4:45 p.m. May 28, 2011. On the off chance that I am not going to be sucked up into the heavens at 6 p.m. May 28, the Day of the Rapture, and will still be kicking around 30 years from now I thought it might be useful to read the Report of the Premier’s Council for Economic Strategy. It’s called Shaping Alberta’s Future and lays out 5 strategic priorities or themes which the authors suggest must be addressed now in order to ensure that in 2040 Alberta will be a good place to live, work, raise families, contribute to and enjoy society.
I don’t intend to discuss the 5 themes today (that would take a while and what if I’m wrong about the Rapture) instead I want to focus on an interesting paradox that became apparent when I read the Report against the backdrop of the Conservative leadership race.
But first, a little background about the authors. The Premier’s Council was chaired by David Emerson, former MP who held positions in Industry, International Trade and Foreign Affairs. It included Anne McLellan (former Deputy Prime Minister), James Gray (former CEO of Canadian Hunter), Sir John Bell (Oxford professor and Chair of the Bill and Melinda Gates Foundation) and other luminaries.* The Council spent 21 months reading, listening, talking and thinking about how to ensure that in 2040 Albertans would enjoy a desirable quality of life and the province would prosper.
The Report was published earlier this month. But I don’t think that any of the Conservative leadership candidates have read it—or are even aware of its existence for that matter. Was Premier Stelmach off on a frollick of his own or are the leadership candidates deliberately ignoring the Report in the hopes that their own contradictory positions will not brought to light?
Let’s examine two glaring examples of this disconnect: electrical infrastructure and land stewardship. The Report highlights the need for a reliable, cost effective, supply of low carbon electricity as a platform for sustaining economic growth. The Council is firmly of the view that Alberta’s transmission infrastructure is inadequate to achieve this strategic goal. More importantly, the Council acknowledges the conflict between the government, landowners and Aboriginal groups over power line siting and infrastructure placement and urges the government, landowners and Aboriginal groups to find a solution and move forward.
Compare this straight forward approach to how Ted Morton responded to the controversy. Since declaring his candidacy for PC leadership Mr Morton discovered that he has serious reservations about how his government has handled this issue. Mr Morton states “…I have never been persuaded of the need for two DC lines between Edmonton and Calgary. I was not persuaded as a private member, I was not persuaded as a cabinet minister, and I am still not persuaded today”.** And yet, Mr Morton managed to overcome these reservations and support Bill 50. Mr Morton also notes that Cabinet does not have the expertise to decide whether additional power lines are required and the resolution of this issue requires a high degree of expertise and also independence and impartiality. Perhaps Mr Morton would care to review the resumes of the 12 Council members. Their sterling credentials may put his mind at ease.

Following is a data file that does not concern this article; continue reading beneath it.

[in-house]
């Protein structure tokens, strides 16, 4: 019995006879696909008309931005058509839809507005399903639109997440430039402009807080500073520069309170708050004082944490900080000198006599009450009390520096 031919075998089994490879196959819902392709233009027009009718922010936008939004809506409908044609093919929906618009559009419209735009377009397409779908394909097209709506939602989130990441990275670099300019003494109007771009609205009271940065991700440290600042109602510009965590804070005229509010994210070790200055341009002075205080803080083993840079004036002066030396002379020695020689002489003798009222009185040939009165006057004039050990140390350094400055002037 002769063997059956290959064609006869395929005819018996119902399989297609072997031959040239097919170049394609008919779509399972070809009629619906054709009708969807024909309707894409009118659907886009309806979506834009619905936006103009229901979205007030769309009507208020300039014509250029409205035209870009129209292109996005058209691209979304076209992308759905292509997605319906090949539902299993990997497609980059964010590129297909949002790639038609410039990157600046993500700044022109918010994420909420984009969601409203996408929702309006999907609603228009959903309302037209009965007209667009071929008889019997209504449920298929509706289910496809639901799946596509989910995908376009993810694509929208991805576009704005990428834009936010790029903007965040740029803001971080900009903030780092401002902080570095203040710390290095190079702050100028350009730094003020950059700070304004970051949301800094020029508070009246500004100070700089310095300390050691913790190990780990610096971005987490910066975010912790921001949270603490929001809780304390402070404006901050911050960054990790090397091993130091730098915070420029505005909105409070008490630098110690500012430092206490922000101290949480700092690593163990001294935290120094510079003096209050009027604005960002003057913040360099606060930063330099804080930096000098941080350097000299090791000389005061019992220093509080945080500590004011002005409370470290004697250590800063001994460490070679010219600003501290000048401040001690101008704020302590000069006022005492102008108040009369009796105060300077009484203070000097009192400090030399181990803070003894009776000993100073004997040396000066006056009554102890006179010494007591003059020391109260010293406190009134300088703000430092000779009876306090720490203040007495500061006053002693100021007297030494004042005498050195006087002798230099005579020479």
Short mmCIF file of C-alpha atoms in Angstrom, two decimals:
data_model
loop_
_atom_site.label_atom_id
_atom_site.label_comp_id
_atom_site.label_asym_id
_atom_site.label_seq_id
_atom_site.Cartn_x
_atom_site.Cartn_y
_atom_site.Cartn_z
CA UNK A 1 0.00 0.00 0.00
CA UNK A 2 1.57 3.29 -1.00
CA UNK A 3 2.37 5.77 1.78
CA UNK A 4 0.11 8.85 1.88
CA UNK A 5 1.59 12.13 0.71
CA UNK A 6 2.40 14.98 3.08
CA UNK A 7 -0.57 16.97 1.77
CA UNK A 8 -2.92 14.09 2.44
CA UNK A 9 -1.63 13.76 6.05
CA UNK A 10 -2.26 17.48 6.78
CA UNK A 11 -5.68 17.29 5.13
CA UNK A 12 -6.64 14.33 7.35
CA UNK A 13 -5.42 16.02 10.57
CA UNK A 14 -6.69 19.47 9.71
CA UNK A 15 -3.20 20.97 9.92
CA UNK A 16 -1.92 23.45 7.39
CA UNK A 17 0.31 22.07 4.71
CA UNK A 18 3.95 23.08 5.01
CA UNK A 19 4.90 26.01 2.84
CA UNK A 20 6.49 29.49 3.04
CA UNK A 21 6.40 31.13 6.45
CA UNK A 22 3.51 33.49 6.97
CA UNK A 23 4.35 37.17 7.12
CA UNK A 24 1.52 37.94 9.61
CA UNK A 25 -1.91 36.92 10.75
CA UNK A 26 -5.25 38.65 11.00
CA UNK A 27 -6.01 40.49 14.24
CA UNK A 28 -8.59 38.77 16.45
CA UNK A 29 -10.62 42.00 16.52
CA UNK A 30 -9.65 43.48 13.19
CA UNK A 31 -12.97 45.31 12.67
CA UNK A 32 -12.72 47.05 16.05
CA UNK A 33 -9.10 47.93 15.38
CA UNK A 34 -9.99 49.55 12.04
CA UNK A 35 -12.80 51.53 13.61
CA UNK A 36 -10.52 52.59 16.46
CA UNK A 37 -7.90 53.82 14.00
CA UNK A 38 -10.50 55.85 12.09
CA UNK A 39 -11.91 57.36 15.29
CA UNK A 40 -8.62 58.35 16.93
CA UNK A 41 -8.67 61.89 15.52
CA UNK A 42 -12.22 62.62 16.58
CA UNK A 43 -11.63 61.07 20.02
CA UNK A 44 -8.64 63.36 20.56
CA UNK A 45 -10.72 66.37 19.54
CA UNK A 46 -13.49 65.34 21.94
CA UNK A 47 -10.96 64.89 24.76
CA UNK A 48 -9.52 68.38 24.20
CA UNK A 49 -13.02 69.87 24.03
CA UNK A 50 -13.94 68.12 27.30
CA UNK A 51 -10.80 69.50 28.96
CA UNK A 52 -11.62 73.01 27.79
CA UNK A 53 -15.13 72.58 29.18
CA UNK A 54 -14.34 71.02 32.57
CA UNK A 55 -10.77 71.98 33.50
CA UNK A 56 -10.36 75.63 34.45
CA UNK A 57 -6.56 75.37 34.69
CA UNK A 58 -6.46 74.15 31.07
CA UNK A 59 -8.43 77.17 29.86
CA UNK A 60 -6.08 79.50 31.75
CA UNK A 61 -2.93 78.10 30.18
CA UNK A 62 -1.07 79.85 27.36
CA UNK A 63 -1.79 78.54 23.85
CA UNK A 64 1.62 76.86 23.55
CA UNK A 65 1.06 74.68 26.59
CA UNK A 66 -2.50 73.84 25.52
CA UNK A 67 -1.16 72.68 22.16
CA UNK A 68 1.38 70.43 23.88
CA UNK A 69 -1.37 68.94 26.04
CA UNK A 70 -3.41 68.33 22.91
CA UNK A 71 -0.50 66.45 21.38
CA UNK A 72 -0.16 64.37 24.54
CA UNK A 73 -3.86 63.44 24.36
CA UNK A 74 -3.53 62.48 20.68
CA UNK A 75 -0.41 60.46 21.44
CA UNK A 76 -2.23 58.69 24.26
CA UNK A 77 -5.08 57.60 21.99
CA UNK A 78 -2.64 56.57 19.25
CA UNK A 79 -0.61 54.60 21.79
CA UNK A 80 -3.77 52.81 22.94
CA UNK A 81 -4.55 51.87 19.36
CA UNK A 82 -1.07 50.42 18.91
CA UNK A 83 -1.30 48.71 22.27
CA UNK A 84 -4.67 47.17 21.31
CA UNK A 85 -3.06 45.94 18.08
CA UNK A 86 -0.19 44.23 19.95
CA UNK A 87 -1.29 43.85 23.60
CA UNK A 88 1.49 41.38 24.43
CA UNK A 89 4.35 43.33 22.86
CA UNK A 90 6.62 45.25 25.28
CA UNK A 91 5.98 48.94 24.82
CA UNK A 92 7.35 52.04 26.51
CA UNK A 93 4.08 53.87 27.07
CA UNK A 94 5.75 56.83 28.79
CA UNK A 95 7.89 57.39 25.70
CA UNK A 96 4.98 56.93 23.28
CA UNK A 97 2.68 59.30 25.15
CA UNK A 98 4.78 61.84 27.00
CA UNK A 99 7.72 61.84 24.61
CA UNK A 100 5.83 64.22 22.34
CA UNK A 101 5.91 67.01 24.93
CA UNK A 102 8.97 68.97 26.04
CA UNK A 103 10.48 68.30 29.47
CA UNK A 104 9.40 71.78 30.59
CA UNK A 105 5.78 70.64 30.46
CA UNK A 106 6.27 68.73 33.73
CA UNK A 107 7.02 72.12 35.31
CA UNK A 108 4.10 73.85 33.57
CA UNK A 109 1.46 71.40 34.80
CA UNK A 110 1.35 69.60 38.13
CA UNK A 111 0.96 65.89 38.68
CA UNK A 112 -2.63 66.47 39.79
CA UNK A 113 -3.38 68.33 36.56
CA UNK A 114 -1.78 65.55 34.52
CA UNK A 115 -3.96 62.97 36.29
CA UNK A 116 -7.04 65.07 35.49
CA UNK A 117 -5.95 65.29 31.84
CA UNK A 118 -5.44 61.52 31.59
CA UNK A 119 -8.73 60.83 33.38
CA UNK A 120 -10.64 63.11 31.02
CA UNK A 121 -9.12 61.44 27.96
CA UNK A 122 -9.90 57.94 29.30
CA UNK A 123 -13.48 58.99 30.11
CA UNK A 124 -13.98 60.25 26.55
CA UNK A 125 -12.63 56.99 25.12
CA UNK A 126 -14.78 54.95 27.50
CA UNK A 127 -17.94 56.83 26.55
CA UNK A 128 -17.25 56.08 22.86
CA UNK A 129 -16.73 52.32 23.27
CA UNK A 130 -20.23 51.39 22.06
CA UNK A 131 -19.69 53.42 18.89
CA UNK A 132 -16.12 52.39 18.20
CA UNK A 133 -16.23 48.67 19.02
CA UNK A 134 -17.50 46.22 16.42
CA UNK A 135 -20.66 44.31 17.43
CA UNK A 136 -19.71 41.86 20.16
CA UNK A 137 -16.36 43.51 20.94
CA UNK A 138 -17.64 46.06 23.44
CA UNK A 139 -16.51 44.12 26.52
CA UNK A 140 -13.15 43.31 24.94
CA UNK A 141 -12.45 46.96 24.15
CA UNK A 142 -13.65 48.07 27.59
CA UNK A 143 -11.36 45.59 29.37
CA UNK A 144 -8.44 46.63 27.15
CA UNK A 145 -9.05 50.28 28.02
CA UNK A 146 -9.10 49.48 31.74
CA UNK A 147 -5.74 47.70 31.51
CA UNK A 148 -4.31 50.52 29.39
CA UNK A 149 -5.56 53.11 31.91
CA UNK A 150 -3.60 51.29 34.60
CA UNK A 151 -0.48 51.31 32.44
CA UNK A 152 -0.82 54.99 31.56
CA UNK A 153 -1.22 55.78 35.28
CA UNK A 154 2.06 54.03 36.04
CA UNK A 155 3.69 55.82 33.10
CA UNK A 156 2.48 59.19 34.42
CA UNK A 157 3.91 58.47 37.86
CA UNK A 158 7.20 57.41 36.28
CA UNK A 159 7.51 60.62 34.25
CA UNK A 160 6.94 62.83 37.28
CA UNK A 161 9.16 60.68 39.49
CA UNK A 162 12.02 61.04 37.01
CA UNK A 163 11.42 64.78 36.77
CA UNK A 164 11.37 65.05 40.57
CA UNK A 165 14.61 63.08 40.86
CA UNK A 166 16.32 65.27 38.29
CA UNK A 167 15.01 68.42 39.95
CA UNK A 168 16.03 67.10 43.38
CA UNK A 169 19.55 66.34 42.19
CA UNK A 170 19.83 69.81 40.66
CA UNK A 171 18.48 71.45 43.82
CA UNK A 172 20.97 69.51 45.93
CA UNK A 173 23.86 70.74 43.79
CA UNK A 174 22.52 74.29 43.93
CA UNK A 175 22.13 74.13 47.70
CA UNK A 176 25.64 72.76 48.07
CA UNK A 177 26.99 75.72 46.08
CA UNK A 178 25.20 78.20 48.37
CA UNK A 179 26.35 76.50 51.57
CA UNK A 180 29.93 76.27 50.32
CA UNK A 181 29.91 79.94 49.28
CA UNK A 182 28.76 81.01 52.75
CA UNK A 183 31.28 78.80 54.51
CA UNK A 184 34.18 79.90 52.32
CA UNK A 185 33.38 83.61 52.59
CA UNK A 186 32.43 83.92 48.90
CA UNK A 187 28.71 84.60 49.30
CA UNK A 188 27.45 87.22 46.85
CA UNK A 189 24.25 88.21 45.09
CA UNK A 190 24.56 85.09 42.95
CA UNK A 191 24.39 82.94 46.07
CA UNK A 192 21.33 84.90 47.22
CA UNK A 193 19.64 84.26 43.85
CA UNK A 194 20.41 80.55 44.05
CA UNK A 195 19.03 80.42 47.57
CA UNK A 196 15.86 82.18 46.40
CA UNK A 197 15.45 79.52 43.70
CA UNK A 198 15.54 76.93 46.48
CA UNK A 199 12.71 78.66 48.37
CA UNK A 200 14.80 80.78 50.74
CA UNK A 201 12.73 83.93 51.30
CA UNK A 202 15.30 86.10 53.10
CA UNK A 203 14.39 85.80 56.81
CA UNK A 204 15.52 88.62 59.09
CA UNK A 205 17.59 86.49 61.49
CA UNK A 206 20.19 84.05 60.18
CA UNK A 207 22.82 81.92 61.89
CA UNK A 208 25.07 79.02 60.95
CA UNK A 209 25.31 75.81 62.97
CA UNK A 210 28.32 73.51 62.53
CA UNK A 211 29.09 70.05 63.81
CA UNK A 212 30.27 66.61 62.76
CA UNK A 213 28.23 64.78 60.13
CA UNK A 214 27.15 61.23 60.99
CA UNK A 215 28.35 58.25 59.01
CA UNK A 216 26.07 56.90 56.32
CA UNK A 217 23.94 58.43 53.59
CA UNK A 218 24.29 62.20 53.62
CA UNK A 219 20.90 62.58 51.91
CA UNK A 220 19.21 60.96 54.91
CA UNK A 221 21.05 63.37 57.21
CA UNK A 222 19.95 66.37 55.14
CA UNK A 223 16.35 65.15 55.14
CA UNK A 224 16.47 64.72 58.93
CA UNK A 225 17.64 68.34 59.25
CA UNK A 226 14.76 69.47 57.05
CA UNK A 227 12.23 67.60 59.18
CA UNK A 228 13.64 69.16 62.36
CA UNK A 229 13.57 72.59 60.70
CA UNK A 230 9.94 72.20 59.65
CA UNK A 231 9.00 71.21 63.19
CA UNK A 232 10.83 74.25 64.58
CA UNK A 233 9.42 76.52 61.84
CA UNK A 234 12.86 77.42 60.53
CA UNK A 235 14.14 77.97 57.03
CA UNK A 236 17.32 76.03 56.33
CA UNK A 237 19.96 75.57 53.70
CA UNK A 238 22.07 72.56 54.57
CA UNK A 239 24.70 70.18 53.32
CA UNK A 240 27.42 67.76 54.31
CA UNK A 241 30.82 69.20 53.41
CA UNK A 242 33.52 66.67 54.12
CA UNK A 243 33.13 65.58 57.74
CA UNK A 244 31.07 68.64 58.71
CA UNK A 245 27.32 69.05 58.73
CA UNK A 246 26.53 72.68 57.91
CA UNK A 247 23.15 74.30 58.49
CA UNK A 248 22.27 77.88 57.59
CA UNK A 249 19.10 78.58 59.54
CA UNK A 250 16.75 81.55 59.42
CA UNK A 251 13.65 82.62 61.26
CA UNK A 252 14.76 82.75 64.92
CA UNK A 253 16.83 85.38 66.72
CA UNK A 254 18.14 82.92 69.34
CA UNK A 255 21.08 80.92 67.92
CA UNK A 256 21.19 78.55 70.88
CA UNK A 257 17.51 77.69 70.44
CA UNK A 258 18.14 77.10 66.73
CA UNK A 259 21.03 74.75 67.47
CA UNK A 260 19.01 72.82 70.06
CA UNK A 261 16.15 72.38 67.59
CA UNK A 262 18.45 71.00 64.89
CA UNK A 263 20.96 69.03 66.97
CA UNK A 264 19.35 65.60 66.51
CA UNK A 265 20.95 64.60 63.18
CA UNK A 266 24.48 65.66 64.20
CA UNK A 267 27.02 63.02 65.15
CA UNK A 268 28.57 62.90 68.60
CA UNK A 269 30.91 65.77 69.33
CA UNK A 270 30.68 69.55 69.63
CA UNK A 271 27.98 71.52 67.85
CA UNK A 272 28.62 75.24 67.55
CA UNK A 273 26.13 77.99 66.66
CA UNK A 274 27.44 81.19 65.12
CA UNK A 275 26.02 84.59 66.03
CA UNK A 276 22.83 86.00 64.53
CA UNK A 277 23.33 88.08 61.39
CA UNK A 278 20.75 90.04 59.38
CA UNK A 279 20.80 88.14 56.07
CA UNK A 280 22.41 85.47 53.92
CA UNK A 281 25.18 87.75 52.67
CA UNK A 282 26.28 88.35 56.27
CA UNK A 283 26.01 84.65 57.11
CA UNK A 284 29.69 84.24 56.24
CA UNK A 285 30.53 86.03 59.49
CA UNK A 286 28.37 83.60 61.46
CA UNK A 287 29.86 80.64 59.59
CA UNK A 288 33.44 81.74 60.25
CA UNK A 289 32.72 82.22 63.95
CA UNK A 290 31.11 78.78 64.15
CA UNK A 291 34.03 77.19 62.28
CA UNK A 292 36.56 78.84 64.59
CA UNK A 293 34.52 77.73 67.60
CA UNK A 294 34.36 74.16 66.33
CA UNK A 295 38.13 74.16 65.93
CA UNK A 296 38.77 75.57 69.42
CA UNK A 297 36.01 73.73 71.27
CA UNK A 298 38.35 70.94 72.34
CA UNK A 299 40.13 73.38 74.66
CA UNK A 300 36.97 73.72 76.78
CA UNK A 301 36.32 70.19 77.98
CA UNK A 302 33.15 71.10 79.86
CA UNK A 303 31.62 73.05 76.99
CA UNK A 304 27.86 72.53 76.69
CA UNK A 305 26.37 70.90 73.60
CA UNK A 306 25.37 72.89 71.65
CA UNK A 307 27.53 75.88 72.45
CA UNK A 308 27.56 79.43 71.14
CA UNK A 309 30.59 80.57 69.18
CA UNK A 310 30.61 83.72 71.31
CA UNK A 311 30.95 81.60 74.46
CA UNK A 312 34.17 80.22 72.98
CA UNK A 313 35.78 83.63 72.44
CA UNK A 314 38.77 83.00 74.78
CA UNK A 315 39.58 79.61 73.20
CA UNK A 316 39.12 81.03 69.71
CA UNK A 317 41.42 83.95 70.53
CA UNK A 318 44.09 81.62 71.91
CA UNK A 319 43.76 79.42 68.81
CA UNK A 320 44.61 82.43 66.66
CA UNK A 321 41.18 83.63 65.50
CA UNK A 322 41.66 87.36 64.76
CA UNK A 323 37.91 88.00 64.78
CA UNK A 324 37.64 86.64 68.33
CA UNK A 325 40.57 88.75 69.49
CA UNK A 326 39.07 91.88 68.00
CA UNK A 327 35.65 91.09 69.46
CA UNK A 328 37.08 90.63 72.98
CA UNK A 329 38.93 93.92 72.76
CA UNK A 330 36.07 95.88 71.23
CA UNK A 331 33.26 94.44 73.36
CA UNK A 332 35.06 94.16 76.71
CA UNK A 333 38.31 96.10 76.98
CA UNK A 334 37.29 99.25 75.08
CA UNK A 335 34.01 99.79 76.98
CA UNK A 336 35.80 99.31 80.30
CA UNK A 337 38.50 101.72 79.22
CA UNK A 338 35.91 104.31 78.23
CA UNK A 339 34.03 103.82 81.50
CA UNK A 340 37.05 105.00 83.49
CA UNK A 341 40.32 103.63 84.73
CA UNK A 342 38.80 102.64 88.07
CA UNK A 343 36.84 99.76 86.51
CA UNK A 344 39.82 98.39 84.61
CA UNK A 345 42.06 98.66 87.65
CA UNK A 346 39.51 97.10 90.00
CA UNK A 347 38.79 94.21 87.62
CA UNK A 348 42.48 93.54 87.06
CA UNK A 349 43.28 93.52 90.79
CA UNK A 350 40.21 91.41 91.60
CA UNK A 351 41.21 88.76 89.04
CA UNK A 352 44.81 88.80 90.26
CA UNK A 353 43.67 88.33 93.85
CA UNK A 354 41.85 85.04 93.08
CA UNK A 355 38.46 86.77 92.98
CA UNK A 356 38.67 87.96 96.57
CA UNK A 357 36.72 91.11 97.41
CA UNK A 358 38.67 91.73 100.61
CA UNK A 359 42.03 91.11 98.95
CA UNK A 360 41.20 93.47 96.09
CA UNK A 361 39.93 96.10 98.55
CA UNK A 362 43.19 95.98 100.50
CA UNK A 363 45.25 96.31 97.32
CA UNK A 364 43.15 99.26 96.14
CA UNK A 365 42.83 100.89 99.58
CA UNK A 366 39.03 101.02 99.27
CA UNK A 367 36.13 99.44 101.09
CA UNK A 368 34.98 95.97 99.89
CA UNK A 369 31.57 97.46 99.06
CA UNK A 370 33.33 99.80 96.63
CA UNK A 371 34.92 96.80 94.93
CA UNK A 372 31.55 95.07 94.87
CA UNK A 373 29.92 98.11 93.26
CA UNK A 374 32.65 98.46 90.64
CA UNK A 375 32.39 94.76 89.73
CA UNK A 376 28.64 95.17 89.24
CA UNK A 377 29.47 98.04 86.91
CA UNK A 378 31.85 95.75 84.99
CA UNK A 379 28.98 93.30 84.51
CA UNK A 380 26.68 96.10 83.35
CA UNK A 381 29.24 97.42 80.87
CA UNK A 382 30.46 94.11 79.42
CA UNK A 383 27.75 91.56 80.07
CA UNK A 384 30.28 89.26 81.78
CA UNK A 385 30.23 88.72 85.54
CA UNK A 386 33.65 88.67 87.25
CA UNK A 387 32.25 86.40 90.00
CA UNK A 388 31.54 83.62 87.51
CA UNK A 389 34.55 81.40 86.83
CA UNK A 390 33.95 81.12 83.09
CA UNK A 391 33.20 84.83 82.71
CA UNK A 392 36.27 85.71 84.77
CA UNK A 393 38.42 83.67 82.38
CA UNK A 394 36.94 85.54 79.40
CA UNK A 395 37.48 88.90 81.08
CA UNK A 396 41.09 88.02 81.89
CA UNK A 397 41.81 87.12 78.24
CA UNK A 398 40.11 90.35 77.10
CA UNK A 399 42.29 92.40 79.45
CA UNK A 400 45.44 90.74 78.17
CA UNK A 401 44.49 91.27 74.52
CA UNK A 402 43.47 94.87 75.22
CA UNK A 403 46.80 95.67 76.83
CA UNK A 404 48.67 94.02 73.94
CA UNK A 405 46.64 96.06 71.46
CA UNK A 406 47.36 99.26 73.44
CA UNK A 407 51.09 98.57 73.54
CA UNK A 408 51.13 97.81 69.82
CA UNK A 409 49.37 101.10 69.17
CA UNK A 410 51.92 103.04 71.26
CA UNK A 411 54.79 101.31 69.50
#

Turning now to the land stewardship issue, the Report identifies the risks posed by expanding energy development and its impact on natural habitats, agricultural lands and Aboriginal communities. The Report calls the Land Stewardship Act and the integrated planning approach through the Land Use Framework a transformative step—one that is required to balance the need for urban and industrial development lands and agricultural and conservation lands. Rather than suggesting a delay in the process, the Report urges an acceleration of the work required to develop regional land use plans and recommends strengthening the consultation process with people who live and work on the land.
Contrast this desire to meet the issue head on with Alison Redford’s comments about the controversial legislation. Shortly after she joined the PC leadership race Ms Redford took issue with the Land Stewardship Act and the amendments that had been proposed in an effort to satisfy disgruntled landowners. She suggested that all planning and development work related to the Act be suspended. She described the legislation as unclear and confusing and noted that people didn’t “…feel they were consulted on it..(t)he legislation and the process of developing the legislation (were) not transparent”*** What makes Ms Redford’s comments particularly troubling is (a) she’s a lawyer who is more than capable at identifying confusing legislation and (b) she was Justice Minister when the legislation came into force. In other words this happened on her watch.
1:30 p.m. May 29, 2011. I haven’t been swallowed up by the Rapture and neither have Mr Morton and Ms Redford. So think about the message that these two leadership contenders, each from the opposite ends of the Conservative spectrum, have delivered: A long term strategy, no matter how well thought out, will be delayed (if not sacrificed) in the interests of political expediency. Unfortunately a good strategy cannot be pushed aside while a politician is advancing his or her own political agenda. Any politician who tries to do so creates a lack of trust and credibility—rather like Harold Camping who predicted the Rapture (again) and must now explain why it failed to materialize.
*Premiers Council For Economic Strategy Membership: David Emerson, Elyse Allan, John Bell, Robert Brawn, David Dodge, Jauan Enriquez, James Gray, Clive Mather, Anne McLellan, Courtney Pratt, Lorne Taylor, Jennifer Welsh.
Shaping Alberta’s Future, p 78
**Calgary Herald, May 20, 2011, p A14
***Calgary Herald, May 16, 2011, p A3